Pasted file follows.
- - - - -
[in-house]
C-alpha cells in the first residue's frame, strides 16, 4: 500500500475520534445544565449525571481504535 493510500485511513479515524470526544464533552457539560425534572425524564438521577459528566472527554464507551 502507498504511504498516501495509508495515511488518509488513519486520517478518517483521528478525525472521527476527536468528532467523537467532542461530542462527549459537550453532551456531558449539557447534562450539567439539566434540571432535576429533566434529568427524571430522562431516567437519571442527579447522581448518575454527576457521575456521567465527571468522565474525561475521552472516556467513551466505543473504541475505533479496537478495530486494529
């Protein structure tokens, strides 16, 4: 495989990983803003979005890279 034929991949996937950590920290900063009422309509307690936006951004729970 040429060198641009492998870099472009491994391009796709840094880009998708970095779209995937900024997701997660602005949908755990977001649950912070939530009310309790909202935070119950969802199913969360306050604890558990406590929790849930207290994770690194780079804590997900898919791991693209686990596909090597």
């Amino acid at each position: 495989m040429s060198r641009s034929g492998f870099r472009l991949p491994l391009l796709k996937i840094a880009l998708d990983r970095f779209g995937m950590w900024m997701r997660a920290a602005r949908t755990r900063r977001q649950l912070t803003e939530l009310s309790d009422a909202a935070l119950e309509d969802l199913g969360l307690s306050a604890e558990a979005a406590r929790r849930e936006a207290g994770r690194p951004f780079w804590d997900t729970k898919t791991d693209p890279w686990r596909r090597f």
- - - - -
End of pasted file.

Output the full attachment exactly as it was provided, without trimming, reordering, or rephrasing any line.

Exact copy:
[in-house]
C-alpha cells in the first residue's frame, strides 16, 4: 500500500475520534445544565449525571481504535 493510500485511513479515524470526544464533552457539560425534572425524564438521577459528566472527554464507551 502507498504511504498516501495509508495515511488518509488513519486520517478518517483521528478525525472521527476527536468528532467523537467532542461530542462527549459537550453532551456531558449539557447534562450539567439539566434540571432535576429533566434529568427524571430522562431516567437519571442527579447522581448518575454527576457521575456521567465527571468522565474525561475521552472516556467513551466505543473504541475505533479496537478495530486494529
């Protein structure tokens, strides 16, 4: 495989990983803003979005890279 034929991949996937950590920290900063009422309509307690936006951004729970 040429060198641009492998870099472009491994391009796709840094880009998708970095779209995937900024997701997660602005949908755990977001649950912070939530009310309790909202935070119950969802199913969360306050604890558990406590929790849930207290994770690194780079804590997900898919791991693209686990596909090597």
């Amino acid at each position: 495989m040429s060198r641009s034929g492998f870099r472009l991949p491994l391009l796709k996937i840094a880009l998708d990983r970095f779209g995937m950590w900024m997701r997660a920290a602005r949908t755990r900063r977001q649950l912070t803003e939530l009310s309790d009422a909202a935070l119950e309509d969802l199913g969360l307690s306050a604890e558990a979005a406590r929790r849930e936006a207290g994770r690194p951004f780079w804590d997900t729970k898919t791991d693209p890279w686990r596909r090597f």